Infertility: Tracing the history of a transformative term
In 2016, I published my second book, Infertility: Tracing the History of a Transformative Term, with the Pennsylvania State University Press in the Rhetoric Society of America (RSA) Series in Transdisciplinary Rhetoric.
This book demonstrates that, throughout the last century, the inability of women to conceive children has been explained by discrepant views: that women are individually culpable for their own reproductive health problems, or that they require the intervention of medical experts to correct abnormalities. Using doctor-patient correspondence, oral histories, and contemporaneous popular and scientific news coverage, I parse the often thin rhetorical divide between moralization and medicalization, revealing how dominating explanations for infertility have emerged from seemingly competing narratives. My longitudinal account illustrates the ways in which old arguments and appeals do not disappear in the light of new information, but instead reemerge at subsequent, often seemingly disconnected moments to combine and contend with new assertions. Tracing the transformation of language surrounding infertility from “barrenness” to “(in)fertility,” this rhetorical analysis both explicates how language was and is used to establish the concept of infertility and shows the implications these rhetorical constructions continue to have for individuals and the societies in which they live.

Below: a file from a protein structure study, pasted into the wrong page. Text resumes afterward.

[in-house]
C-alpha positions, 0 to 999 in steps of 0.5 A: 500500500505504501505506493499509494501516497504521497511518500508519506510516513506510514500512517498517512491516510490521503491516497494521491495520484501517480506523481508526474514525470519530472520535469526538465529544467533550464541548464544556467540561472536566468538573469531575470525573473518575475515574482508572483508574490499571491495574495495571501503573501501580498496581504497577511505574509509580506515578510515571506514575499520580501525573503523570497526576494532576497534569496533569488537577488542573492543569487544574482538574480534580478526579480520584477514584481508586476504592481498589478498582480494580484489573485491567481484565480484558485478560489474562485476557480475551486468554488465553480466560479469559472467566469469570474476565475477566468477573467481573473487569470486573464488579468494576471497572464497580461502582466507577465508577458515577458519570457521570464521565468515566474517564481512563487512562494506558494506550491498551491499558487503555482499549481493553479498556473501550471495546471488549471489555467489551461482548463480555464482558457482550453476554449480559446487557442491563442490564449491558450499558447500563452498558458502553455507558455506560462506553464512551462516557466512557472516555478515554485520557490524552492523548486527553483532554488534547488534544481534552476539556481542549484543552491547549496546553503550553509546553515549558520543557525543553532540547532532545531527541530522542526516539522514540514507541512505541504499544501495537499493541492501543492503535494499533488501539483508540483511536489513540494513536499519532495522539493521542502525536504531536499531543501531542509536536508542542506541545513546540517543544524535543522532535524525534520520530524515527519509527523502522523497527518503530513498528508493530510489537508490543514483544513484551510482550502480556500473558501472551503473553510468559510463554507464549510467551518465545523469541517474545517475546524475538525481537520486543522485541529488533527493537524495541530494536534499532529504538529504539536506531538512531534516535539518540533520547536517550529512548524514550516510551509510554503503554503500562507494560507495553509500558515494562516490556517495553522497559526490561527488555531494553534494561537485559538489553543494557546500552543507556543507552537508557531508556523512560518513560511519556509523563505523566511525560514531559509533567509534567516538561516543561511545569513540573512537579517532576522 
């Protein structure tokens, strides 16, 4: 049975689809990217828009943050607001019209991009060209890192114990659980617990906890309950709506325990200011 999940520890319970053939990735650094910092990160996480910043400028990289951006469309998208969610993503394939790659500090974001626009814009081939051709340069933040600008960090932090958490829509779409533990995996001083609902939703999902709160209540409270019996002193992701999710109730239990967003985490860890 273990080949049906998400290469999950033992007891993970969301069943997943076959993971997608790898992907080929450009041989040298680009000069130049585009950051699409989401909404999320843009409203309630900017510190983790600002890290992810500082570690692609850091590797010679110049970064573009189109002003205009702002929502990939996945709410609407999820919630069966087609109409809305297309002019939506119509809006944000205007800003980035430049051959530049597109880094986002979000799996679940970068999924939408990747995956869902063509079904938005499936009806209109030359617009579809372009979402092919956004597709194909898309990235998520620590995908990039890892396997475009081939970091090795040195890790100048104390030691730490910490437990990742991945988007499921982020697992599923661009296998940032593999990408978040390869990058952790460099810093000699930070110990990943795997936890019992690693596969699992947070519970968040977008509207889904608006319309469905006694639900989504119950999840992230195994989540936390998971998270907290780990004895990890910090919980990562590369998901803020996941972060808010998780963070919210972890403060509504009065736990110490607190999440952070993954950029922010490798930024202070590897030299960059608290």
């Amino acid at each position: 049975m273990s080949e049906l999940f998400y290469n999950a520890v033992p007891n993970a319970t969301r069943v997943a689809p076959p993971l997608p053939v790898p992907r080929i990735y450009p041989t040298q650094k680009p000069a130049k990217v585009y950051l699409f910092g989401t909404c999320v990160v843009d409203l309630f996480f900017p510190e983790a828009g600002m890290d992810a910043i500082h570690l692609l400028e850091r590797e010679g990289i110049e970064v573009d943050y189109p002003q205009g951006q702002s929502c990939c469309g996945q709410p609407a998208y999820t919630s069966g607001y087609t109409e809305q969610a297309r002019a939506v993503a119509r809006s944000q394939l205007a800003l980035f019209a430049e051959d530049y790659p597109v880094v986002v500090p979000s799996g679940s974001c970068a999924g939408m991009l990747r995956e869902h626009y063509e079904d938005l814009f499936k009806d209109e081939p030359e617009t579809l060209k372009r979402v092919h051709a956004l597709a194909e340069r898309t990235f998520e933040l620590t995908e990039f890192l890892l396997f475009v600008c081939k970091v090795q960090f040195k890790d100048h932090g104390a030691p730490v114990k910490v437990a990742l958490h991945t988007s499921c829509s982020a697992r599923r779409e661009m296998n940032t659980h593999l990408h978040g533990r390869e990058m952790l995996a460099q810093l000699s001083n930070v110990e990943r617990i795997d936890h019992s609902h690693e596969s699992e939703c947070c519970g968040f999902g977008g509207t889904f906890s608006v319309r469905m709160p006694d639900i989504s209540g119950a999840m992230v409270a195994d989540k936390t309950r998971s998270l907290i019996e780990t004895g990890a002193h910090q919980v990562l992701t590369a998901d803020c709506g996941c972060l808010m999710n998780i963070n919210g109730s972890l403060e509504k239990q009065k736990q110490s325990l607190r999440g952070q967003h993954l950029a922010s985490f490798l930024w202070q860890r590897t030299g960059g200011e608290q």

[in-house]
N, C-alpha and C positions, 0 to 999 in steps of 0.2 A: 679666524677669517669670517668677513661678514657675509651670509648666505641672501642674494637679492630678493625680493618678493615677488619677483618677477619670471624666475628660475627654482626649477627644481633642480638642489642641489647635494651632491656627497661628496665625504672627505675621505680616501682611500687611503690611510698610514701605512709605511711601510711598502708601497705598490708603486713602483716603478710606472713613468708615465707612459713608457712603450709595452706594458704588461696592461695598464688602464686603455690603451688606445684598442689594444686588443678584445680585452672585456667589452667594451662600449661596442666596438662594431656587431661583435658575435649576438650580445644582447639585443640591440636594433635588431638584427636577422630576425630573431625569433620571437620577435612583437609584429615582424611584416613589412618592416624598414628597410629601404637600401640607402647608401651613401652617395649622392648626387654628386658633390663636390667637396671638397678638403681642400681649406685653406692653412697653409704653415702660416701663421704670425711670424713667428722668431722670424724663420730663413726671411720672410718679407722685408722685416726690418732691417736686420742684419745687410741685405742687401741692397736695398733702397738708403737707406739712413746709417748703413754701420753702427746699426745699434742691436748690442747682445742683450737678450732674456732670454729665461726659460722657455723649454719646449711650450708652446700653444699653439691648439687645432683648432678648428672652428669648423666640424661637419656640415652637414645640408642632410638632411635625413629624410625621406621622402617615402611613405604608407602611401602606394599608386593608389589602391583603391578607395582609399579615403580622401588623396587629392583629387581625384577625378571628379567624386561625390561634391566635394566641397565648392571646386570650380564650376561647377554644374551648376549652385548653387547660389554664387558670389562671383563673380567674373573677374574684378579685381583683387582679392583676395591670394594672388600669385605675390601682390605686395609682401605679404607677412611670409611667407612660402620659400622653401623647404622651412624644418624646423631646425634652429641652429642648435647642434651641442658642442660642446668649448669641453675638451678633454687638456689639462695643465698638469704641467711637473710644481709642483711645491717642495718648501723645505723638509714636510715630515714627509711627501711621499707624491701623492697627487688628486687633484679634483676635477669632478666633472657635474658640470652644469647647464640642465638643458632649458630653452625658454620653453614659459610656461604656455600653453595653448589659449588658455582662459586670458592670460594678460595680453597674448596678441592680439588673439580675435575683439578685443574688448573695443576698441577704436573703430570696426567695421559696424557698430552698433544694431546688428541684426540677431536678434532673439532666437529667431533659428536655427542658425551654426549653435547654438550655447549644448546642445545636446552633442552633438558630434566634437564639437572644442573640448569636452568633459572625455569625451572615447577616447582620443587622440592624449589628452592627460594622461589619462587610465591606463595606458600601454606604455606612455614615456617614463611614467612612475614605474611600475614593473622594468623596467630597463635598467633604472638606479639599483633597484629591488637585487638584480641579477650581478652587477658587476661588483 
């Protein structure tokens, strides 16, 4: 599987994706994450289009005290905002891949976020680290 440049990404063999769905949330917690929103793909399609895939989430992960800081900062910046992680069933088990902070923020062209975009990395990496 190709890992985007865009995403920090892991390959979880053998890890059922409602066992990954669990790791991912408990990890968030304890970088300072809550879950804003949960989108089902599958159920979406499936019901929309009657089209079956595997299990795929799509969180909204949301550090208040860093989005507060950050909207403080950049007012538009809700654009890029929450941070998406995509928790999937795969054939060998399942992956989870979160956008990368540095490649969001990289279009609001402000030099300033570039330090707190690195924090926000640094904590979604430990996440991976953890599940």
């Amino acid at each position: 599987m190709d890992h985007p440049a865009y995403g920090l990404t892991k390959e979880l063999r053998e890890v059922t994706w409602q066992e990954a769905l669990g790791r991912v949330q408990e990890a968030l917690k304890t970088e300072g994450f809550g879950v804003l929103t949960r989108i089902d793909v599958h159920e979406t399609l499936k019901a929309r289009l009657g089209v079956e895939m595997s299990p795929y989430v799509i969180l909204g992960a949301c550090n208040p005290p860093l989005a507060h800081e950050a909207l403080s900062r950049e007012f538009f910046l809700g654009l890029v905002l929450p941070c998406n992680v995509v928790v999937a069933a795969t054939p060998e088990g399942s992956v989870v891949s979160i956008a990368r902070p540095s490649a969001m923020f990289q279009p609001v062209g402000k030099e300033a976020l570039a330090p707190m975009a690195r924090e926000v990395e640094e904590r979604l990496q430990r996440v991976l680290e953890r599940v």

Dirty words: The Rhetoric of public sex education
In 2010, I published Dirty Words: The Rhetoric of Public Sex Education in the United States, 1870-1924 with the University of Illinois Press.
Drawing from primary sources I gathered from the Social Welfare History Archives at the University of Minnesota, the Special Collections Library at the University of Illinois at Chicago, and the University of Illinois Archives in Urbana-Champaign, I explore some of the earliest U.S. deliberations about instituting sex-education courses in public schools and organizations. More specifically, I identify what health advocates, teachers, and reformers said about teaching “social hygiene” to the country’s residents, as well as how they did so.
Ultimately, I tie these historical claims to present-day arguments surrounding sex education in U.S. public schools to demonstrate that (a) many of the problematic discursive patterns seen today can be traced back to the Progressive Era, and (b) several long overlooked female rhetors discursively negotiated the Progessive Era sex-education debates in ways that offer important lessons for health advocates and rhetorical scholars in the twenty-first century. In 2015, Dirty Words won the National Communication Association’s Health Communication Division Distinguished Book Award.